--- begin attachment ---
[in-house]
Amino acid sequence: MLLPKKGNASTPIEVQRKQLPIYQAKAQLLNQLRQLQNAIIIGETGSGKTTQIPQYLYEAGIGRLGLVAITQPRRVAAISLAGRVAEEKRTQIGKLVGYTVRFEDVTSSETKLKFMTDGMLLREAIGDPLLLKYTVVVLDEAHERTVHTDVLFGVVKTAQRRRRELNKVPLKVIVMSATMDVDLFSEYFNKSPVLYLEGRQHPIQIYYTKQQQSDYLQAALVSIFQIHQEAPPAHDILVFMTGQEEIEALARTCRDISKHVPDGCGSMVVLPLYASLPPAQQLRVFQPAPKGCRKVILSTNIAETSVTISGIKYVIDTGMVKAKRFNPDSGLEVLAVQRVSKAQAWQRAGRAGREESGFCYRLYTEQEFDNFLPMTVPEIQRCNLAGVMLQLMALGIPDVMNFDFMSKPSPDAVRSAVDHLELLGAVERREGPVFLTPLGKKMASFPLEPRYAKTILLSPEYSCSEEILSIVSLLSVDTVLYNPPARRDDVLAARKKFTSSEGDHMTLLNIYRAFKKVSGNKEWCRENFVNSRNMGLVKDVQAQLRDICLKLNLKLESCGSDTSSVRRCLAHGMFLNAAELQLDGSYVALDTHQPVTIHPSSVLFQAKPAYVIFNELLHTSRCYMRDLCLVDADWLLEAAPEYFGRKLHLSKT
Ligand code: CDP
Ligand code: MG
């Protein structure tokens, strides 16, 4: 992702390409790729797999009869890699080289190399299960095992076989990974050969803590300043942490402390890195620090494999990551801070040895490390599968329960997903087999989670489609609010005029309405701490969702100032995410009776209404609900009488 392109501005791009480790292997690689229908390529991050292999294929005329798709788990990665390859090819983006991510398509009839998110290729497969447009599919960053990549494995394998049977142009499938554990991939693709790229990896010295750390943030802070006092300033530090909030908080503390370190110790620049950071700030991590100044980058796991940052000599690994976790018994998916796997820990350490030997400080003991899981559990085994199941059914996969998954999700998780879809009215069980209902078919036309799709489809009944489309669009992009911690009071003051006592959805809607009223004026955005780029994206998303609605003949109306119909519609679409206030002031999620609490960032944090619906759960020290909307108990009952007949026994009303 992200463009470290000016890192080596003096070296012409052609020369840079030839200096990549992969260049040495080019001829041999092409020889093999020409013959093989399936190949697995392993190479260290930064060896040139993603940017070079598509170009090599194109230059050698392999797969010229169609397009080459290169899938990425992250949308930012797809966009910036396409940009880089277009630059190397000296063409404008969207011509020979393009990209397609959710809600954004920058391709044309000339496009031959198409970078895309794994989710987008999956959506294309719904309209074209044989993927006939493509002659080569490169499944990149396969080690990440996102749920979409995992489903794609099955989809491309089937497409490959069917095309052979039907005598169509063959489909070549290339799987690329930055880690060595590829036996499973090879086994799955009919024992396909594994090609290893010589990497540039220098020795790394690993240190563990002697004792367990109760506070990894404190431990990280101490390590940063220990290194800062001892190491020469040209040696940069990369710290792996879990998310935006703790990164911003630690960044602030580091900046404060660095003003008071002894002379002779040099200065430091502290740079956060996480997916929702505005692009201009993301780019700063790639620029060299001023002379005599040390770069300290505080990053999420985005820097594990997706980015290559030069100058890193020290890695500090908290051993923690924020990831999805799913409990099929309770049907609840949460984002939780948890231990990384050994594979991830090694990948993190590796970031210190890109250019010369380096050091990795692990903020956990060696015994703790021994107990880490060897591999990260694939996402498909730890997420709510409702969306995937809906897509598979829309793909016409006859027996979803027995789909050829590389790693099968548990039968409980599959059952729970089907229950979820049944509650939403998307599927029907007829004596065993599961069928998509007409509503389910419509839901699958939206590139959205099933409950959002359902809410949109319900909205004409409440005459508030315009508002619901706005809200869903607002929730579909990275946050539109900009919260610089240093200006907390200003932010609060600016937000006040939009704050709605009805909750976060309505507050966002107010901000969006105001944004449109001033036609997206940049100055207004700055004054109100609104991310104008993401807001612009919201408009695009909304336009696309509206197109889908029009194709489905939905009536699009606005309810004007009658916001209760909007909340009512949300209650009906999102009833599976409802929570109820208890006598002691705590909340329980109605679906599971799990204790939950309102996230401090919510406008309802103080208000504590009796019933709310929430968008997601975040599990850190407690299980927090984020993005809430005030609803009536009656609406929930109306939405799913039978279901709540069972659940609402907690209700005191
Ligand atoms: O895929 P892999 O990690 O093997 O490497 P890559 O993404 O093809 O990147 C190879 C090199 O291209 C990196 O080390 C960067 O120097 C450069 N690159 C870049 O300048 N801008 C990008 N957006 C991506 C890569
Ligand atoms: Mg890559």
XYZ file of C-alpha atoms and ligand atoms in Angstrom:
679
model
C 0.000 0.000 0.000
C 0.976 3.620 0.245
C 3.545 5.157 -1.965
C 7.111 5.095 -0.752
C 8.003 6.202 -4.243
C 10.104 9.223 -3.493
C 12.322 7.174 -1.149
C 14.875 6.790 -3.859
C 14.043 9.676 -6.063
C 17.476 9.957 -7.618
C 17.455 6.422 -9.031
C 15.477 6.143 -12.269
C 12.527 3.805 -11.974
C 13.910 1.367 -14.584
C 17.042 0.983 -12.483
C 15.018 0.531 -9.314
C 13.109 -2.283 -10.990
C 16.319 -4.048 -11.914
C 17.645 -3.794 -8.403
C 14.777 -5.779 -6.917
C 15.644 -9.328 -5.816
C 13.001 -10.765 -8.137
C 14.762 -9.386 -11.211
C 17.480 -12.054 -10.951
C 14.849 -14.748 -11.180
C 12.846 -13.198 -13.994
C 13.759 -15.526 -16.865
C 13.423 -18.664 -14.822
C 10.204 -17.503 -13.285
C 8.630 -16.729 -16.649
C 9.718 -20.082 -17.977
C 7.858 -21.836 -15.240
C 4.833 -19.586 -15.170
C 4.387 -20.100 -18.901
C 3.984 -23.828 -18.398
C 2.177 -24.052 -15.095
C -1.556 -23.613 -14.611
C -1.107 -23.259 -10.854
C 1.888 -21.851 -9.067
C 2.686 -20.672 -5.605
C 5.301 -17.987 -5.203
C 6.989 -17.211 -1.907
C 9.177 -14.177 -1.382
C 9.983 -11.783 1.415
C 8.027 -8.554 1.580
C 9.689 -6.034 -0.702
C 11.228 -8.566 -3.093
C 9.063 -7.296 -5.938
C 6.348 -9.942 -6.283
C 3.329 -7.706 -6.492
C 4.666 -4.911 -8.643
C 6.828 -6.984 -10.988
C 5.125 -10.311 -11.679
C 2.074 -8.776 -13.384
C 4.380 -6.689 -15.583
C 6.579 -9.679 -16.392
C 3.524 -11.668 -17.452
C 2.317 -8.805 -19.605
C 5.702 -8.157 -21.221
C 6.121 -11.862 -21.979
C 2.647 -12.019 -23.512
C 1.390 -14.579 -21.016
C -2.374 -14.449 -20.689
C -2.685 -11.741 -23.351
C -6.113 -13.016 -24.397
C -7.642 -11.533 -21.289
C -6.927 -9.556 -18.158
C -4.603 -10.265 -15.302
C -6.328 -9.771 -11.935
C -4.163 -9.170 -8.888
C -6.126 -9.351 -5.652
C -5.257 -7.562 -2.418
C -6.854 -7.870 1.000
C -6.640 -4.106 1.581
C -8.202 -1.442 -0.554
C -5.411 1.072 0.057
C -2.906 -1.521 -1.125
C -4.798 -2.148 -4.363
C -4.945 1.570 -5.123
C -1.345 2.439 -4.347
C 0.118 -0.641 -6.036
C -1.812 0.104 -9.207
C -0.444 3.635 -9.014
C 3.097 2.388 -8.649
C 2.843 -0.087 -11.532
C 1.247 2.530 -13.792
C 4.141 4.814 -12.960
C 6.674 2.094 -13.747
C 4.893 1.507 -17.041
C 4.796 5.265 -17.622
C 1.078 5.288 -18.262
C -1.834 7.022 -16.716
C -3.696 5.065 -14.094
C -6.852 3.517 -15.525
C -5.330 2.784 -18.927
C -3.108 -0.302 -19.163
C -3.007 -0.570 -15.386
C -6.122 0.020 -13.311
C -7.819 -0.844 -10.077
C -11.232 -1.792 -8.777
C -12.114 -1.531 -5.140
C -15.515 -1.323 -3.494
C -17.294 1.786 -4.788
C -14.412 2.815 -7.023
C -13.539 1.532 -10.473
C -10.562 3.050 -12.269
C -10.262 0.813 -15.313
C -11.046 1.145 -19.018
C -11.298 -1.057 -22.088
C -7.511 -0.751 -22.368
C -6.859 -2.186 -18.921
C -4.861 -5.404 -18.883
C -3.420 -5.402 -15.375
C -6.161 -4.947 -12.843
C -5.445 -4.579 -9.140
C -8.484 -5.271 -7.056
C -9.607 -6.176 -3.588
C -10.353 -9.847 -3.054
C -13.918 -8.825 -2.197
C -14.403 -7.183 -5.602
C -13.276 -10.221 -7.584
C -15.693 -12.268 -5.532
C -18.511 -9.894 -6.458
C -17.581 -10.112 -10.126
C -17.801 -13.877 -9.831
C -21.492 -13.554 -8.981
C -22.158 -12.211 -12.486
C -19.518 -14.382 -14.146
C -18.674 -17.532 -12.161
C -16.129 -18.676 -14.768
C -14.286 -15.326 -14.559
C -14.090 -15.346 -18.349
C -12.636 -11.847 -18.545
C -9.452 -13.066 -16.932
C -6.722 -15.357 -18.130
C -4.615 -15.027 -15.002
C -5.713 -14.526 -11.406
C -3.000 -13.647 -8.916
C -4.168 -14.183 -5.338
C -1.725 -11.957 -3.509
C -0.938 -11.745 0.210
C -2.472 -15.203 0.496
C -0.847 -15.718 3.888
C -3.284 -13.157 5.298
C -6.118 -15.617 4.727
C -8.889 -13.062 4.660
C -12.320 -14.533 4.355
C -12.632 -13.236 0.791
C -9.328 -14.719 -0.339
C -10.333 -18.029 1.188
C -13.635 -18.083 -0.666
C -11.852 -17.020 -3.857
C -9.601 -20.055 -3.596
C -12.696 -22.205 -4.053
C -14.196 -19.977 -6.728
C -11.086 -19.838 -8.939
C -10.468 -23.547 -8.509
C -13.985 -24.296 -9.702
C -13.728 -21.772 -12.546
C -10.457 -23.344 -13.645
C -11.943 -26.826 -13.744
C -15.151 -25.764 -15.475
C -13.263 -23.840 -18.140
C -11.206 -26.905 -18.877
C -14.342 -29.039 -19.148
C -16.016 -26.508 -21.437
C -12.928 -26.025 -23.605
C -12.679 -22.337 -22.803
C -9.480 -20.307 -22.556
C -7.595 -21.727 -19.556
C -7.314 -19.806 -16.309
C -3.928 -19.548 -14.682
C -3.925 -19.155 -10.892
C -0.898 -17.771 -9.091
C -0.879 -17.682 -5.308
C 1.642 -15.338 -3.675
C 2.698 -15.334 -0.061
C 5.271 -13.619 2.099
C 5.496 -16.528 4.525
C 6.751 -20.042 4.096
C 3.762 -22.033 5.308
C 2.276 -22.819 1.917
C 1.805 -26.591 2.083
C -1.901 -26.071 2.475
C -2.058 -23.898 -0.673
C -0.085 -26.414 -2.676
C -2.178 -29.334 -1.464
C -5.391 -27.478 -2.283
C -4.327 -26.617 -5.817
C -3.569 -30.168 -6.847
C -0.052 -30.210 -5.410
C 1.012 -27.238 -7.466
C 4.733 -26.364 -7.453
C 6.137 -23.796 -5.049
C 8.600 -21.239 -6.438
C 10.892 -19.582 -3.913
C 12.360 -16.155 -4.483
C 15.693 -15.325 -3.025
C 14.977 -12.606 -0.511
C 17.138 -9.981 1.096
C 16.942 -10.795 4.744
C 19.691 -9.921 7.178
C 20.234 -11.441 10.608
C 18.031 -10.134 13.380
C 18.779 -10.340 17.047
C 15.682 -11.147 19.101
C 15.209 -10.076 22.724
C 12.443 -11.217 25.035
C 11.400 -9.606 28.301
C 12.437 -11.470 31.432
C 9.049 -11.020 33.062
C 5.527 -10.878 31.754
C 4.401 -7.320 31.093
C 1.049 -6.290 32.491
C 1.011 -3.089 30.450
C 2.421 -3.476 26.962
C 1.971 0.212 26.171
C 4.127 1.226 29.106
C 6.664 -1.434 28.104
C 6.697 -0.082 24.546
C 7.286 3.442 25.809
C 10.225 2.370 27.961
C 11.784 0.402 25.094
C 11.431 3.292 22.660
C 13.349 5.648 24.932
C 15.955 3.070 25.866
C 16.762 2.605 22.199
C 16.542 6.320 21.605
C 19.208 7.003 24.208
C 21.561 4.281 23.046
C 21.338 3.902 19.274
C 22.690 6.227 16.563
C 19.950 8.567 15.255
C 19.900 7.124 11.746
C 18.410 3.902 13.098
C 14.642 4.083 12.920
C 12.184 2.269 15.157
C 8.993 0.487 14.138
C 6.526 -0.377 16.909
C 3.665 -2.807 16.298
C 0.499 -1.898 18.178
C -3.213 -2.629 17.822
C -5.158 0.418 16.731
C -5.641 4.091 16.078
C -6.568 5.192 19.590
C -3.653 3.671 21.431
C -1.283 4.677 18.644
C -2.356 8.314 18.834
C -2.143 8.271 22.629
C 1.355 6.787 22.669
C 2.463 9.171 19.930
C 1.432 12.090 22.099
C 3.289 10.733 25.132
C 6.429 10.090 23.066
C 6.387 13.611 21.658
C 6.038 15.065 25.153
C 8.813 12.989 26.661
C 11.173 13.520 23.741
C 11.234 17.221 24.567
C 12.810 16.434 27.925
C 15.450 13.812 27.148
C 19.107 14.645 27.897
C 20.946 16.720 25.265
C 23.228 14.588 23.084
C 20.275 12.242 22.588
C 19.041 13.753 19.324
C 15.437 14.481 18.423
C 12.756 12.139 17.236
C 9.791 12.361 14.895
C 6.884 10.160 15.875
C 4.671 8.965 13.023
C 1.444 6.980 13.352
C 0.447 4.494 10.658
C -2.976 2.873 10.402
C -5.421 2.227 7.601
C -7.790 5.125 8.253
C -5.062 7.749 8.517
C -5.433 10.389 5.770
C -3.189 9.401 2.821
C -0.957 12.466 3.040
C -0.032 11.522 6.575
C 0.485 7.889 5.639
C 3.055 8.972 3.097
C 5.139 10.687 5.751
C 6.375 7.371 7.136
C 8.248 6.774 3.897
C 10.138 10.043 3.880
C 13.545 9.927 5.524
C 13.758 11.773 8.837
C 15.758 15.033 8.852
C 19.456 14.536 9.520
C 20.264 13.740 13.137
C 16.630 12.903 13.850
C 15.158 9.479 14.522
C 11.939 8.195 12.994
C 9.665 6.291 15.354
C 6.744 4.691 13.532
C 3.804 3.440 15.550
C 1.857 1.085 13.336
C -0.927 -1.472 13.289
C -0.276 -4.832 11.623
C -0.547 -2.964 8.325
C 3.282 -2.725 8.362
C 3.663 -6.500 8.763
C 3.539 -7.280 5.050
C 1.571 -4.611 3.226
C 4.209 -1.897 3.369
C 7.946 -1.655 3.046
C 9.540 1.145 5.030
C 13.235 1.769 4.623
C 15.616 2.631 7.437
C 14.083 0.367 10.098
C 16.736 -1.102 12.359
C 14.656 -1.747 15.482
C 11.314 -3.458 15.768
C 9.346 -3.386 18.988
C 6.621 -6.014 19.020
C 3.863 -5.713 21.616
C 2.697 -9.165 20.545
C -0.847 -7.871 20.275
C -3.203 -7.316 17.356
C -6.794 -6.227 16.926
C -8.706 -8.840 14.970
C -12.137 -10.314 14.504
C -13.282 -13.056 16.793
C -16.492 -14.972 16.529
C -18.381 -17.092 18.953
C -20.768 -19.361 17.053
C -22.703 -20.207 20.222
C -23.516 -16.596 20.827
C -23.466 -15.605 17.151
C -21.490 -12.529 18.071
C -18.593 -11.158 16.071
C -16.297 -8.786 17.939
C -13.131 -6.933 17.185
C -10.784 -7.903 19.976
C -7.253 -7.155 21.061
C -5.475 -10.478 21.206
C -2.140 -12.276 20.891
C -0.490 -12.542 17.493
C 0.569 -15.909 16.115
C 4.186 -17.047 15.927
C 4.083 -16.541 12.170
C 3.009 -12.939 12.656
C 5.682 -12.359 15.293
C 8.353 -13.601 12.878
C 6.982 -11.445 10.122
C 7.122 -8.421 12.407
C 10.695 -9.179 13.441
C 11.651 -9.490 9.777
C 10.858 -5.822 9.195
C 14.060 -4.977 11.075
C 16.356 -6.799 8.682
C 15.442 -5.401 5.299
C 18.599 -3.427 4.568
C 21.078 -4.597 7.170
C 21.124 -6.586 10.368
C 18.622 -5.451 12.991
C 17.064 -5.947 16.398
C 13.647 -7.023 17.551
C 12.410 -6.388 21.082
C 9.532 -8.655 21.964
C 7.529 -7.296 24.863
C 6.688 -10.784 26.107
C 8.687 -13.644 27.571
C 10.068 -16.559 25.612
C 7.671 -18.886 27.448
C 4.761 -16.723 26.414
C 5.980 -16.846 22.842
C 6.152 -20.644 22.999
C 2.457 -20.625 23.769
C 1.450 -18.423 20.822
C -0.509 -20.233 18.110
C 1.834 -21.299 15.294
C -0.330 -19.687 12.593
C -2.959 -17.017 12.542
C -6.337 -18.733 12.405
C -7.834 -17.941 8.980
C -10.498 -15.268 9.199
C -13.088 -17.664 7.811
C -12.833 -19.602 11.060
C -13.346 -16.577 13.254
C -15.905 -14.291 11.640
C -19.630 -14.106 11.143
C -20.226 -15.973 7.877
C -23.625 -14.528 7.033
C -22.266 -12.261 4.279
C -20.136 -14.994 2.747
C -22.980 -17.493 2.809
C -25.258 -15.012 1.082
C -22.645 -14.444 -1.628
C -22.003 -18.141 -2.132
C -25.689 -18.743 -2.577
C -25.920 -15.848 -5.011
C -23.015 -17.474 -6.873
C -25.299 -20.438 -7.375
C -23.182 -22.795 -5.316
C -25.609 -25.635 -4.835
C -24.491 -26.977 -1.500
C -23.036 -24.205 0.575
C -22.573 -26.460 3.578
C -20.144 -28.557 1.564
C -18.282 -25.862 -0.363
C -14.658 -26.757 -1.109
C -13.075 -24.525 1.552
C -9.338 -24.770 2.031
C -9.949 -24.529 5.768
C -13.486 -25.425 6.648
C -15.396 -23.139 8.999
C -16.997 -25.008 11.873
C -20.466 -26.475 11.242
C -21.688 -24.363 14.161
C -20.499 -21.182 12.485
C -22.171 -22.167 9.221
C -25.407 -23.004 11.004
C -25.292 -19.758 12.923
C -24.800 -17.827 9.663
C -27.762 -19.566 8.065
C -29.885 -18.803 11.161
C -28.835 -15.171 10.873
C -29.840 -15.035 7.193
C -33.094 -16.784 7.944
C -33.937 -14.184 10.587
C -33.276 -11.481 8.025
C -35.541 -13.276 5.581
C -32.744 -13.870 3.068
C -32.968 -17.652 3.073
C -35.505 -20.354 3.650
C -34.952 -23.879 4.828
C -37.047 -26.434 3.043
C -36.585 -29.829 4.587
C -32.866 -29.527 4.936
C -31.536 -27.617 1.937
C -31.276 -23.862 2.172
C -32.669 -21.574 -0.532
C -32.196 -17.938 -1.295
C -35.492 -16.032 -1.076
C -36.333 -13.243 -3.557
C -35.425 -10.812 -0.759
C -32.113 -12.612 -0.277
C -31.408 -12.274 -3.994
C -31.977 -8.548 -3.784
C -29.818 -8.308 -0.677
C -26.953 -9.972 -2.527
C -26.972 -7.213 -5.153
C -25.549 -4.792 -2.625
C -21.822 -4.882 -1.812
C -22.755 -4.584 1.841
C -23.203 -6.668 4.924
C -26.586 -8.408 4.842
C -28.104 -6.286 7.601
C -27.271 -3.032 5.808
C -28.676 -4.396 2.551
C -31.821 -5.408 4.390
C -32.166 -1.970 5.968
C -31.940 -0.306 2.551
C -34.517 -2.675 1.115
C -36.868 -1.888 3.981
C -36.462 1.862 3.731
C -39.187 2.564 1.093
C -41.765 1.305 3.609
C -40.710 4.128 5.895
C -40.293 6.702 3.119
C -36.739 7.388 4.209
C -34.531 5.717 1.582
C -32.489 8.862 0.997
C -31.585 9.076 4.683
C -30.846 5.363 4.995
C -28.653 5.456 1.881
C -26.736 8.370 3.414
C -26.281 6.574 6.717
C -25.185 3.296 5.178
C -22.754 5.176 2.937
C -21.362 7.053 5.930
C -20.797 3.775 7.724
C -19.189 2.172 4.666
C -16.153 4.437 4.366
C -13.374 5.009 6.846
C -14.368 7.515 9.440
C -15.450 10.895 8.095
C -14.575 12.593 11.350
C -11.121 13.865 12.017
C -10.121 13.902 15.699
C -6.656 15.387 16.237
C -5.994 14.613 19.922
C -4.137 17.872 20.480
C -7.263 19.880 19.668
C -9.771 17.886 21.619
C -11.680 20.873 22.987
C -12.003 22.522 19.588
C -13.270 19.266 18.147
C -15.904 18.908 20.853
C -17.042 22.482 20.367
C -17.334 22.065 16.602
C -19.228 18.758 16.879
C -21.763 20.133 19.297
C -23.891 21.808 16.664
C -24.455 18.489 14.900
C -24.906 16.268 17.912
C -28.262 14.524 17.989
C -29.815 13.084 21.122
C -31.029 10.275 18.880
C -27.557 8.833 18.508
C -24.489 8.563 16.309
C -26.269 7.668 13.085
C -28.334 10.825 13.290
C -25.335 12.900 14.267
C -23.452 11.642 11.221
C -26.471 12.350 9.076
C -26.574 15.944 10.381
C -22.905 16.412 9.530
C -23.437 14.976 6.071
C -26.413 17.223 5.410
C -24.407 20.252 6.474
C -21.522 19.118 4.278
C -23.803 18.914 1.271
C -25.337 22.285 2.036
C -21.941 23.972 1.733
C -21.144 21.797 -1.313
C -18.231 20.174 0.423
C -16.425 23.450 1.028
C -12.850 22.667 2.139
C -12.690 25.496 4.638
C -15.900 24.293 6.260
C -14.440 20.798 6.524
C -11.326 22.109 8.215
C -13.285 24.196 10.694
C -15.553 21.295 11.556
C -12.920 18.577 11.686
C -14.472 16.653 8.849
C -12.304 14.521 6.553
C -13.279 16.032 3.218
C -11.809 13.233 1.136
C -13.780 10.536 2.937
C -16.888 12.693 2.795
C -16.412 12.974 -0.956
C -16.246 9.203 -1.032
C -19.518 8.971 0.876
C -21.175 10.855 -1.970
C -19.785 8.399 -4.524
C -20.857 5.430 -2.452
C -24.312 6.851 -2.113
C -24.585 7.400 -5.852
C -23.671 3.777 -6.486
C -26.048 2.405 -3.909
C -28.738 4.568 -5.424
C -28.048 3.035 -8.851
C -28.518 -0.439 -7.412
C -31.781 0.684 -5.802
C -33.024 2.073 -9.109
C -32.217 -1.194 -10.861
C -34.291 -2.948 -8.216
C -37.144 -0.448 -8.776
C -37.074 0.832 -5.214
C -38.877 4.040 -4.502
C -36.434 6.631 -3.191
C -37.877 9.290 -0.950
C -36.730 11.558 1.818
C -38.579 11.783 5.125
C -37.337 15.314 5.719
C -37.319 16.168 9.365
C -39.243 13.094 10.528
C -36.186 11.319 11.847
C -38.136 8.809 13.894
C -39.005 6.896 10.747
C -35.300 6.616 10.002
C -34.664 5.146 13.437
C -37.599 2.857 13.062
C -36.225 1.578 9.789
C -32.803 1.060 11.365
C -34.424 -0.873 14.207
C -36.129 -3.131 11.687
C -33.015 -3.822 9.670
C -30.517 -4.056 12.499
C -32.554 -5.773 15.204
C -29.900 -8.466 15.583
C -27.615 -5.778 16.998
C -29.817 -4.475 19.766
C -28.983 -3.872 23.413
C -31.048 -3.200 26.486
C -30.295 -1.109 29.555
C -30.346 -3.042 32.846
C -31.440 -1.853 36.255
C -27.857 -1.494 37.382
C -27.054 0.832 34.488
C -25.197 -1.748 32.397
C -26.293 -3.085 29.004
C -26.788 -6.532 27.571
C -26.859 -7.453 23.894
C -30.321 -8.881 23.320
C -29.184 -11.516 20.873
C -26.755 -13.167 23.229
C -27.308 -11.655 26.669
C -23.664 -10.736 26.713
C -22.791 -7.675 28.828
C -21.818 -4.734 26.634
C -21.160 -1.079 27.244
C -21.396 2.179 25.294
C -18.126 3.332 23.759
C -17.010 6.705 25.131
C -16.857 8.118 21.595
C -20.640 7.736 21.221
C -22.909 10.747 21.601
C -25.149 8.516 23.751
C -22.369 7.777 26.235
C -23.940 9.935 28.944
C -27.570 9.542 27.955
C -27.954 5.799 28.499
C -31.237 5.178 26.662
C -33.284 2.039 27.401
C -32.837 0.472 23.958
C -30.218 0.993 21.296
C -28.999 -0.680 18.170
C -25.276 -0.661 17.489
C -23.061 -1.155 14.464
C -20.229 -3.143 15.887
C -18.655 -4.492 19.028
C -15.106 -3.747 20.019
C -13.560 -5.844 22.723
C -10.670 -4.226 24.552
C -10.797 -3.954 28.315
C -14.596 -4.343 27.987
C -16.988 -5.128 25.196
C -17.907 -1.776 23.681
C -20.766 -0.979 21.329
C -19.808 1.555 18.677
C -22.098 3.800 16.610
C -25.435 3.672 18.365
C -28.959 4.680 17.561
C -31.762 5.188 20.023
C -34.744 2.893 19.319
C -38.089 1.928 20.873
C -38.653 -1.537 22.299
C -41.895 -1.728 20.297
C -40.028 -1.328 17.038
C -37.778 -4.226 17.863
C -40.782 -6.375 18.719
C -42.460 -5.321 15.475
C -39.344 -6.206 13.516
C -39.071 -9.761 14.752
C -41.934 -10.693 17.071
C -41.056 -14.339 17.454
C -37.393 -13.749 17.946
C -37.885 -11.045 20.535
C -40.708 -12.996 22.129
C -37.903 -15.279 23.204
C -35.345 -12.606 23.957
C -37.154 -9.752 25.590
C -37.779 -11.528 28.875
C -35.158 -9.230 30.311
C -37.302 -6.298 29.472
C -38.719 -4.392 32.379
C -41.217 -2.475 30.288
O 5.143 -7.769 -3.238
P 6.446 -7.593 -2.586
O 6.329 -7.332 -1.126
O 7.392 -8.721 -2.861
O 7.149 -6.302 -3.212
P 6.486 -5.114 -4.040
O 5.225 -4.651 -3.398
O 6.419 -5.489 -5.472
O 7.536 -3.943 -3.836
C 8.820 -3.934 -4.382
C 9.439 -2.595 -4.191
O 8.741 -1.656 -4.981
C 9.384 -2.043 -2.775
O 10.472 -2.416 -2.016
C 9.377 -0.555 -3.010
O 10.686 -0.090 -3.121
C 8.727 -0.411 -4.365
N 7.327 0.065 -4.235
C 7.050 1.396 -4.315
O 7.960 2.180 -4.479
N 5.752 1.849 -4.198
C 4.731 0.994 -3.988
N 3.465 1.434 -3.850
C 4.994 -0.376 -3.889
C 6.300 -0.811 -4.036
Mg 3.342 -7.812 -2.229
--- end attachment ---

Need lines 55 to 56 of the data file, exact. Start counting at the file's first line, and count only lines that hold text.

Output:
C 8.027 -8.554 1.580
C 9.689 -6.034 -0.702